In 2002, the MEGA DOLPHIN XXX, the MEGA DOLPHIN XXXI and the MEGA DOLPHIN XXXII, despite all of them being less than 16 years old, were removed due to their continued troubled services on the Cyclades and on the Sporades, and remained abandoned in Perama until they were sold for scrap. The latter two were demolished in 2005, while the former was scrapped two years later. The FLYING DOLPHIN IX was sold for scrap in 2003, while the FLYING DOLPHIN VIII was also withdrawn from service and was laid-up in Perama until she was also scrapped in 2006. The following year, the company dramatically reduced its hydrofoil service. As they had reached or were about to reach the age of 30, which would indicate a forced retirement according to the Greek Maritime Law, the FLYING DOLPHIN I, the FLYING DOLPHIN II, the FLYING DOLPHIN XXIV (which had grounded off and partially sank in Trikeri in 2003, and was then refloated) and the FLYING DOLPHIN XXV were all sold for demolition, while the FLYING DOLPHIN VI was also retired (she was scrapped two years later in Perama). Despite all these changes, the FLYING DOLPHIN XVIII was spared from any service withdrawal, as she and her Kolkhida-class sister ships were still young and more reliable than their older Kometa-class fleetmates.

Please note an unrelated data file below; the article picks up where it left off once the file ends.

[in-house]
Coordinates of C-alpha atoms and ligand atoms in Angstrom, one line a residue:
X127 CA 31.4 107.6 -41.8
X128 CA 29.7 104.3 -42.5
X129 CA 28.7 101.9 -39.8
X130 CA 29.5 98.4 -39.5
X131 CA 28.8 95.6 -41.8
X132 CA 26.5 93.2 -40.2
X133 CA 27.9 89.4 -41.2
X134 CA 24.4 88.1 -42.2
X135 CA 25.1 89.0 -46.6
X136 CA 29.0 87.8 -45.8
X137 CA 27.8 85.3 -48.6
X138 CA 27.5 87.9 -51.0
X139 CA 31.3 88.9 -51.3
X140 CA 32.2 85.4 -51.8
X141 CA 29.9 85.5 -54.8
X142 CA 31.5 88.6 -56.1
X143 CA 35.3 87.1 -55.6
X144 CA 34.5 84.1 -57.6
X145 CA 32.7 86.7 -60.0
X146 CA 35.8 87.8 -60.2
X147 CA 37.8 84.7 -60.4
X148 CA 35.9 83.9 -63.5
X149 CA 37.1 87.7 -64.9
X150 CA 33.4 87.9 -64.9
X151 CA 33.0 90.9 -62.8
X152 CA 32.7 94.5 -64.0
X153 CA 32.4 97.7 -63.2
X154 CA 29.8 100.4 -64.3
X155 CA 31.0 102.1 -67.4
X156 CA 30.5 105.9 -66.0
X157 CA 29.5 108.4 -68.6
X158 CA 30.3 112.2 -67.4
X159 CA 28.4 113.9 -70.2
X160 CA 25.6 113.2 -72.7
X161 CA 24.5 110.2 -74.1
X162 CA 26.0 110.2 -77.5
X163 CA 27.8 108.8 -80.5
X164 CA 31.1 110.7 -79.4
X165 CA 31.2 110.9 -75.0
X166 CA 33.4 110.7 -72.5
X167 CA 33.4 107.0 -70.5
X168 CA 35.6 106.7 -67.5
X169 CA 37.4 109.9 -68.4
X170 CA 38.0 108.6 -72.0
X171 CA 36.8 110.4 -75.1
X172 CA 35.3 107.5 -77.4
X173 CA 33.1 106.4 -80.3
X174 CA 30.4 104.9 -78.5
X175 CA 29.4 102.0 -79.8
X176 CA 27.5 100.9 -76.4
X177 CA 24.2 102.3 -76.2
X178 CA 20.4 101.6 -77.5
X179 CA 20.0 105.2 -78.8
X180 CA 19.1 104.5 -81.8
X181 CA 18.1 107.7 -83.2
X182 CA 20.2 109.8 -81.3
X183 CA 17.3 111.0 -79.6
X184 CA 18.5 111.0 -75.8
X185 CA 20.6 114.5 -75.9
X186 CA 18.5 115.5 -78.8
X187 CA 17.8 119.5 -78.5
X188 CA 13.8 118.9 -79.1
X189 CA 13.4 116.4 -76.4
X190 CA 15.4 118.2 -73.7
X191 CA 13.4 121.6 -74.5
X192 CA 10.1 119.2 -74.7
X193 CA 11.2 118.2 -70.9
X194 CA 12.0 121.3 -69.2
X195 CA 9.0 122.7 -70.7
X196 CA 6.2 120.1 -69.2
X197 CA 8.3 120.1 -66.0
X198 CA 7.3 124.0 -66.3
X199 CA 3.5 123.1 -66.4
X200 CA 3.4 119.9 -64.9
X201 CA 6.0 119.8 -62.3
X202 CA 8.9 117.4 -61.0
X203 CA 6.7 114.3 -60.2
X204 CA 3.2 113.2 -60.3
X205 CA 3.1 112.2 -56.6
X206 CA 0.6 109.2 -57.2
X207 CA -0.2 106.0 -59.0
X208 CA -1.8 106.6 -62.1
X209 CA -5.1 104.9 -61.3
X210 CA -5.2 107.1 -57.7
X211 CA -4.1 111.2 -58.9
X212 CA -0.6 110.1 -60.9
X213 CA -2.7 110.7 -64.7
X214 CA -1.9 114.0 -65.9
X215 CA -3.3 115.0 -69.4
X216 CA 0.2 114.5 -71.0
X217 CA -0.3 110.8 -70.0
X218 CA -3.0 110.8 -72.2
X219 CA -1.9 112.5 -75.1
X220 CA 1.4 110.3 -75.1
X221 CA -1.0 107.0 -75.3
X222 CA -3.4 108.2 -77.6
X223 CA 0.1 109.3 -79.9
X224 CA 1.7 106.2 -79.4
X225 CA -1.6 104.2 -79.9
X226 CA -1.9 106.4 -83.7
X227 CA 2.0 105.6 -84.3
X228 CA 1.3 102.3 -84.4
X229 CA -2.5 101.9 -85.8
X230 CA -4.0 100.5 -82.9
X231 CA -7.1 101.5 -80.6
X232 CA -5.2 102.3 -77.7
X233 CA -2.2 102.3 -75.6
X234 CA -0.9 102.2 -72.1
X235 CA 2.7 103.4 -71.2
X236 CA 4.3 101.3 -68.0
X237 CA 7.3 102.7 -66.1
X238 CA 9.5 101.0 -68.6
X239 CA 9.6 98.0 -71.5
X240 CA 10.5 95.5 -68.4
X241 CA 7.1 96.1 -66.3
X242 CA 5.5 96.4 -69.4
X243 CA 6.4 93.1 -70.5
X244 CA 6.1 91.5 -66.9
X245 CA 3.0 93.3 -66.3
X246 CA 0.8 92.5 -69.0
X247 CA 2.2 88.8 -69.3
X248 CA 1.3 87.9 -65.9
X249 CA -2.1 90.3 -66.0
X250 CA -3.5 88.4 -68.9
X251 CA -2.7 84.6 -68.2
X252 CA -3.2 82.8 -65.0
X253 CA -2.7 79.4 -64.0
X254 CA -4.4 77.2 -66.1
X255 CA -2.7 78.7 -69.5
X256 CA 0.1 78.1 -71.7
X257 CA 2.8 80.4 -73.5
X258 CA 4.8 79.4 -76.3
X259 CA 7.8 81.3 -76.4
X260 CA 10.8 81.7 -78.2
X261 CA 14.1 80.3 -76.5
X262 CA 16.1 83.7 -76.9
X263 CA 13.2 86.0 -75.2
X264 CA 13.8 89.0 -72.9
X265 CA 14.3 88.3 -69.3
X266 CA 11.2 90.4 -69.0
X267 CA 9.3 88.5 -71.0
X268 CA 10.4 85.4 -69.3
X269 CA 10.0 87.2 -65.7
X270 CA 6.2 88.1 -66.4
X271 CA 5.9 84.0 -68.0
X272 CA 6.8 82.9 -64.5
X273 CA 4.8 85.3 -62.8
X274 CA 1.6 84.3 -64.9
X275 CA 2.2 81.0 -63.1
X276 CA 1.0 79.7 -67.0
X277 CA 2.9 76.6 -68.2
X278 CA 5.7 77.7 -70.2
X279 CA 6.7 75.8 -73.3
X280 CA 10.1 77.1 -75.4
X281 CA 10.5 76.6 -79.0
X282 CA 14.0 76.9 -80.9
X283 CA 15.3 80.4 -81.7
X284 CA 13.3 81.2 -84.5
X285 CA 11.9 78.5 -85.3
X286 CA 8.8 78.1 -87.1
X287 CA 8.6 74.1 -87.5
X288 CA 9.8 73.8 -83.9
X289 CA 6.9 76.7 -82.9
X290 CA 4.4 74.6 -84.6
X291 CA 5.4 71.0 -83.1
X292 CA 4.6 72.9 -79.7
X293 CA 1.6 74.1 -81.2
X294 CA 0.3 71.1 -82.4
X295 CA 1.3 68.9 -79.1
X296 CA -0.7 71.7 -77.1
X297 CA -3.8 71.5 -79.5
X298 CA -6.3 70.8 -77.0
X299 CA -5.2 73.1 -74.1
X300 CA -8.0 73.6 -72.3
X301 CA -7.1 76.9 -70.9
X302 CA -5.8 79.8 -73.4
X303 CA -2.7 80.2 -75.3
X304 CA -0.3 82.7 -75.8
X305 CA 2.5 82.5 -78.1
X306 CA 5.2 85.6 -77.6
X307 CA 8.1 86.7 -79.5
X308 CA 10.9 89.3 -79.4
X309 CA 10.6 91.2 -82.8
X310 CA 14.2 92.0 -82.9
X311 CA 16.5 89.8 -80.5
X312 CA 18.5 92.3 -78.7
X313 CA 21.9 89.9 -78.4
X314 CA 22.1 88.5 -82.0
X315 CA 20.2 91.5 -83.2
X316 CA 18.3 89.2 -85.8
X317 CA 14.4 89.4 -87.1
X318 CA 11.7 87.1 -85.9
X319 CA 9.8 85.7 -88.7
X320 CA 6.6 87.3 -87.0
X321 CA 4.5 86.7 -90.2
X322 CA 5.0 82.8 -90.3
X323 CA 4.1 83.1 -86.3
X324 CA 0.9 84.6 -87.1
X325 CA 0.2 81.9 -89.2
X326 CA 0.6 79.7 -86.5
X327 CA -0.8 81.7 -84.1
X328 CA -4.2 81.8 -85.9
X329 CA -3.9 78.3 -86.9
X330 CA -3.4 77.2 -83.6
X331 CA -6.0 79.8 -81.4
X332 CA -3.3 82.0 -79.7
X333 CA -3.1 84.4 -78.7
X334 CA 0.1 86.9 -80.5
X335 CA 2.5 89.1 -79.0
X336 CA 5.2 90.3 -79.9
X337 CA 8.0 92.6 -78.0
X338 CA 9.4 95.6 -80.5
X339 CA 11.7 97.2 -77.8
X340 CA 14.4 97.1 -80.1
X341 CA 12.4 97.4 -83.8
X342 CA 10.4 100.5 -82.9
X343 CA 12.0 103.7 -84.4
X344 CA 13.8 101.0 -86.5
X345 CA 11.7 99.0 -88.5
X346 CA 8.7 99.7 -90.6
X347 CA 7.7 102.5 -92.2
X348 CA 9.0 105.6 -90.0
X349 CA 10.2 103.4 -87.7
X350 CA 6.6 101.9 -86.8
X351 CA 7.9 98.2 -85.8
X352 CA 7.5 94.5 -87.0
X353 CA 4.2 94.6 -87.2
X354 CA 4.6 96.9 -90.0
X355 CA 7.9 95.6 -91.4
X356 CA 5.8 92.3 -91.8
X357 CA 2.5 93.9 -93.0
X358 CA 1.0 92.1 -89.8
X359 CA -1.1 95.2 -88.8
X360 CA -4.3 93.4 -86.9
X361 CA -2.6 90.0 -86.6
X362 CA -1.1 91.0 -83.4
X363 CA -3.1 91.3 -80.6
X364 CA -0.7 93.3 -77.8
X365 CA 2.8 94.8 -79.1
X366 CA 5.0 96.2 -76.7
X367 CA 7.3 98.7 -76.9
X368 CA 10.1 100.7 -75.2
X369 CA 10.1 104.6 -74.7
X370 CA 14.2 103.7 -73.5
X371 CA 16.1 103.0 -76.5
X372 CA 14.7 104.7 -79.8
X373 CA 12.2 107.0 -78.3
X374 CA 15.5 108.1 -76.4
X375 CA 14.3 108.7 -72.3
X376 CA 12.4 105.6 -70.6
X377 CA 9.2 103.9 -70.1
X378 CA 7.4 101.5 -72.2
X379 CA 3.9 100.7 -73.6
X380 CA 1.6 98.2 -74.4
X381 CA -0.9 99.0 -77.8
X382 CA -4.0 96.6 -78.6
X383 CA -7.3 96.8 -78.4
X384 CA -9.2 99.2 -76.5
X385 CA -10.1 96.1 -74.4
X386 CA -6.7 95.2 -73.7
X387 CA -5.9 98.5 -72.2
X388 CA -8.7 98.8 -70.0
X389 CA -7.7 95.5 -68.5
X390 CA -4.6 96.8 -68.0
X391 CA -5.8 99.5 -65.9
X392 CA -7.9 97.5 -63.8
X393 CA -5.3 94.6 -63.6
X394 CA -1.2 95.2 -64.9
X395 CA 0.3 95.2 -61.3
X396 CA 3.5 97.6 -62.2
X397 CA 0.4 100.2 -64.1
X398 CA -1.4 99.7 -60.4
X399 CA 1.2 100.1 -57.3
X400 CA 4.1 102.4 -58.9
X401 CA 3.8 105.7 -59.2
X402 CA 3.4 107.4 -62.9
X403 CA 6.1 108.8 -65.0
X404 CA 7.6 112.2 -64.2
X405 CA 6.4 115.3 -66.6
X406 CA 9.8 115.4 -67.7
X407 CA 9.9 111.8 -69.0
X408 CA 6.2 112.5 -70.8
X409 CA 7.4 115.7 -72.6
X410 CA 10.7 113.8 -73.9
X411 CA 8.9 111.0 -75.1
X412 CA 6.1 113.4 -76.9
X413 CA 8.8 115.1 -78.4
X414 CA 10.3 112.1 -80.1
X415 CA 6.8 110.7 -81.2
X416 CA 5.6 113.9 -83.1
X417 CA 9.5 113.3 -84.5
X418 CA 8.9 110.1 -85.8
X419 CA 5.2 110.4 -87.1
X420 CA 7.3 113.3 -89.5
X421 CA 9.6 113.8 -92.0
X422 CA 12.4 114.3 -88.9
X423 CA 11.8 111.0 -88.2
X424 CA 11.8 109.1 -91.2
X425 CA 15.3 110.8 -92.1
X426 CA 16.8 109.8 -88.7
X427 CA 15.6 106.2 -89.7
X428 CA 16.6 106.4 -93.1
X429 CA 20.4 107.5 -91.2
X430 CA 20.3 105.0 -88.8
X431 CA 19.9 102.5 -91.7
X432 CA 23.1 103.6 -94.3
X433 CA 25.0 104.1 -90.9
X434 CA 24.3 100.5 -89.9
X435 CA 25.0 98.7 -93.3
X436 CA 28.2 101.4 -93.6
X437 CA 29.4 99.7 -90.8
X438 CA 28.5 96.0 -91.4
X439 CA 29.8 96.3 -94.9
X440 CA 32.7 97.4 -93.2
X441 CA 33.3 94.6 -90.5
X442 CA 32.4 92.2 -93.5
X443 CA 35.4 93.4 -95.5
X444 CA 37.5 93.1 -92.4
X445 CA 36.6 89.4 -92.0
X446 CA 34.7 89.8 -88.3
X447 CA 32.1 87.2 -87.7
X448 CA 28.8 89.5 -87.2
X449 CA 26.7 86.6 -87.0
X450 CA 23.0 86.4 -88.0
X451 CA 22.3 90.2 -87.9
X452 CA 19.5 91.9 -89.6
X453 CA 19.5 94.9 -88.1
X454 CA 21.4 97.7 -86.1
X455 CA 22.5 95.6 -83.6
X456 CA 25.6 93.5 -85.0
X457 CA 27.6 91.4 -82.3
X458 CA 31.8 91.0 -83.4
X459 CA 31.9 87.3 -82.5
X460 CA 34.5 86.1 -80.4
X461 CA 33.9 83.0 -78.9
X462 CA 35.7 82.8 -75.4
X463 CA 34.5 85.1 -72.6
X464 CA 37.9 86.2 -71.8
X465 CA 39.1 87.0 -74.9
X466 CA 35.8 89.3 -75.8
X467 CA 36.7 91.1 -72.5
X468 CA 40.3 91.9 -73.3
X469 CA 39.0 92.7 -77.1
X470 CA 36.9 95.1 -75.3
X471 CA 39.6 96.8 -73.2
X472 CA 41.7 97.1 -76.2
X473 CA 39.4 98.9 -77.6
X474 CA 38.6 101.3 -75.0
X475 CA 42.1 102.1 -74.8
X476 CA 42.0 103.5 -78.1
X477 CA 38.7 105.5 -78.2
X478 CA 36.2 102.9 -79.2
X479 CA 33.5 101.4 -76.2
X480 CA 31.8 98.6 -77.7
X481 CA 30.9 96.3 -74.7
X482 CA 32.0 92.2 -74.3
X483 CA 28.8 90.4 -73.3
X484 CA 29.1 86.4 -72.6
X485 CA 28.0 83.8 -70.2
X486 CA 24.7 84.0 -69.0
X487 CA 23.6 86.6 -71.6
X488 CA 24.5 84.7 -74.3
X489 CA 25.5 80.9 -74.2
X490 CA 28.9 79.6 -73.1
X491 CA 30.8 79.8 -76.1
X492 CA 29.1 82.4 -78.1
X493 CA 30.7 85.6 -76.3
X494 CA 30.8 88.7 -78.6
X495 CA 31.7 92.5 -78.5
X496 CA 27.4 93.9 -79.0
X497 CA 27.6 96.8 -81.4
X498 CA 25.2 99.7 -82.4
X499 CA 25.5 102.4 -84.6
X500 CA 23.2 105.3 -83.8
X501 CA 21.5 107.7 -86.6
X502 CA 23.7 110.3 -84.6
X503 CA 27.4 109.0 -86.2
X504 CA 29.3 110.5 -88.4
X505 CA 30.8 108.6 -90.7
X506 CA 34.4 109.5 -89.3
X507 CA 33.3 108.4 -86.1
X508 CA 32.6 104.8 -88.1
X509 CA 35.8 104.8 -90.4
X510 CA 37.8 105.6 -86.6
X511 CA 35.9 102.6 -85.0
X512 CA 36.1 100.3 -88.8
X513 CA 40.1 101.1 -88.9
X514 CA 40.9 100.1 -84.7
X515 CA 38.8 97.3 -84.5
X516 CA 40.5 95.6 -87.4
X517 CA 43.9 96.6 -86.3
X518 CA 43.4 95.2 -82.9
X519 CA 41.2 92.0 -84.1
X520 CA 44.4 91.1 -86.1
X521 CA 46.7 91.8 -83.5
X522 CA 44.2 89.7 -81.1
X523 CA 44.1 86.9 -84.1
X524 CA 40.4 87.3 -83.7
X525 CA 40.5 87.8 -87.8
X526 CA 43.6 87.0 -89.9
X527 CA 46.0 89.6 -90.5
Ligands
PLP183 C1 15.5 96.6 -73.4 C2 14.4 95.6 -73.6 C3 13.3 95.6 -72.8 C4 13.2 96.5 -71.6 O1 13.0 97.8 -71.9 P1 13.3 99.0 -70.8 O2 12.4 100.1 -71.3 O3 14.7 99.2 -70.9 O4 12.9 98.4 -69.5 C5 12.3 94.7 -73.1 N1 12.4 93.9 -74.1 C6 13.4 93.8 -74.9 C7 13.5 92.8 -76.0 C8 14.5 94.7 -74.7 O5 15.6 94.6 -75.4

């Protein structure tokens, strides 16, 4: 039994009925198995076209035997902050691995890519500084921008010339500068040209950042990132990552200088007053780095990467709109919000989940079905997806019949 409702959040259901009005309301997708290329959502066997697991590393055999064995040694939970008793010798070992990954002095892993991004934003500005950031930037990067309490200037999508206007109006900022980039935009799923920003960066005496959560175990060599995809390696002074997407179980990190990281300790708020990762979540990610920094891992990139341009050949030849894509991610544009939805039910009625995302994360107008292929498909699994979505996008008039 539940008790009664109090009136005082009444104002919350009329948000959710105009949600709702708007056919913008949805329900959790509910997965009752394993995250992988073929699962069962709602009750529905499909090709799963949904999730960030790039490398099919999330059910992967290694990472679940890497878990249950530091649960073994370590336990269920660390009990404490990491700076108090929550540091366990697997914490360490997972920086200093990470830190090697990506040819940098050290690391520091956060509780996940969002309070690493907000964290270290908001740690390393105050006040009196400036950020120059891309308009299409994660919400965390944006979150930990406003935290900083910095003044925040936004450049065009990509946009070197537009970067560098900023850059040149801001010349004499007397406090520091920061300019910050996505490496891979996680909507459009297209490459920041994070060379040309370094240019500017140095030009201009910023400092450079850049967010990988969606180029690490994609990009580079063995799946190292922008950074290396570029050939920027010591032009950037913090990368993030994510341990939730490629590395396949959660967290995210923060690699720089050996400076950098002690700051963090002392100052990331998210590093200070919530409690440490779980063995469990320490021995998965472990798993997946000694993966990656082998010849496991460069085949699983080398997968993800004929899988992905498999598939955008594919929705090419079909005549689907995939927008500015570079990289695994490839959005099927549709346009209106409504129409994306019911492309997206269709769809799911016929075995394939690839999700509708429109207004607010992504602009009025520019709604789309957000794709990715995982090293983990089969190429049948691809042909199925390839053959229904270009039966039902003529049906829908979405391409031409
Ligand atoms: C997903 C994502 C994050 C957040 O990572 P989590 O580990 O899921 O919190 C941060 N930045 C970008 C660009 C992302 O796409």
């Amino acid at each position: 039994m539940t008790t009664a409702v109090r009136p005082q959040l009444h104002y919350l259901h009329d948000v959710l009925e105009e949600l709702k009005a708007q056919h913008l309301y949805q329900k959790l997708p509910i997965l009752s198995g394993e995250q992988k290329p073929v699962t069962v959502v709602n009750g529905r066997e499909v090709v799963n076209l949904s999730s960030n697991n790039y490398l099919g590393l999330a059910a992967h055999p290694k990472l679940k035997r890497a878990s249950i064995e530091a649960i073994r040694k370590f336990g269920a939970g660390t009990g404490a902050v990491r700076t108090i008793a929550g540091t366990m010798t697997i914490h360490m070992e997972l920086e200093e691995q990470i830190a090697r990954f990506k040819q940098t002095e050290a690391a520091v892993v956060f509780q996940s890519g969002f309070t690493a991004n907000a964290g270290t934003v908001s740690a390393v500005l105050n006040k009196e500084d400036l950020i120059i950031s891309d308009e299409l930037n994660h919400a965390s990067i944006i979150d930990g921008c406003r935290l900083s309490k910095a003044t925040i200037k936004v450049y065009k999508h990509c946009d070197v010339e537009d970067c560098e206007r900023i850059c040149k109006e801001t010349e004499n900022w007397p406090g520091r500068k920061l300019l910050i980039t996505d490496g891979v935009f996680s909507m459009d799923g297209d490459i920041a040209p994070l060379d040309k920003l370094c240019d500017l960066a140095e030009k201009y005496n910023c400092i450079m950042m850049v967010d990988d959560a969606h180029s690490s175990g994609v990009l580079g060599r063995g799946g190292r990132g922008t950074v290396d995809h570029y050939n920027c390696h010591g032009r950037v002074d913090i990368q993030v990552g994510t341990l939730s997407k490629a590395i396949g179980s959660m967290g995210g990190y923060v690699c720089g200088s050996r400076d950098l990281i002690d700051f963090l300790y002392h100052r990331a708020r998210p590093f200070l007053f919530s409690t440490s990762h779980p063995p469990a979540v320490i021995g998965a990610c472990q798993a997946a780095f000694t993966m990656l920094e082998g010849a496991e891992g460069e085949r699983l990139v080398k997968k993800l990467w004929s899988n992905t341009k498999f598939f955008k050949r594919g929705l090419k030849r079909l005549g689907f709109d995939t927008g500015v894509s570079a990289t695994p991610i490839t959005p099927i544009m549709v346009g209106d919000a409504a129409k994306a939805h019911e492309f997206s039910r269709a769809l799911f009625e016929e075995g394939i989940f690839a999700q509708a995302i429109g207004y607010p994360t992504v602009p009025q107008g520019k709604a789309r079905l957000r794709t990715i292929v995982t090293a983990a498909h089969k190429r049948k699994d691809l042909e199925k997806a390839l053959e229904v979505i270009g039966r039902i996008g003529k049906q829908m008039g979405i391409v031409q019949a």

The only picture of the FLYING DOLPHIN XVIII that I managed to find under-or almost under-the livery of Hellas Flying Dolphins. It comes from a poster depicting the emergency safety instructions onboard. The white and blue livery of the ship was present on all the high speed craft of the company, except for the 'Highspeeds' and the 'Flyingcats' beginning in 2003, as they began to carry a red livery of telephone services company Vodafone as part of a partnership formed with the latter. Here, the FLYING DOLPHIN XVIII is seen switching from Hellas Flying Dolphins to Hellenic Seaways, in 2005. Picture published on www.albumphotosvoyages.fr.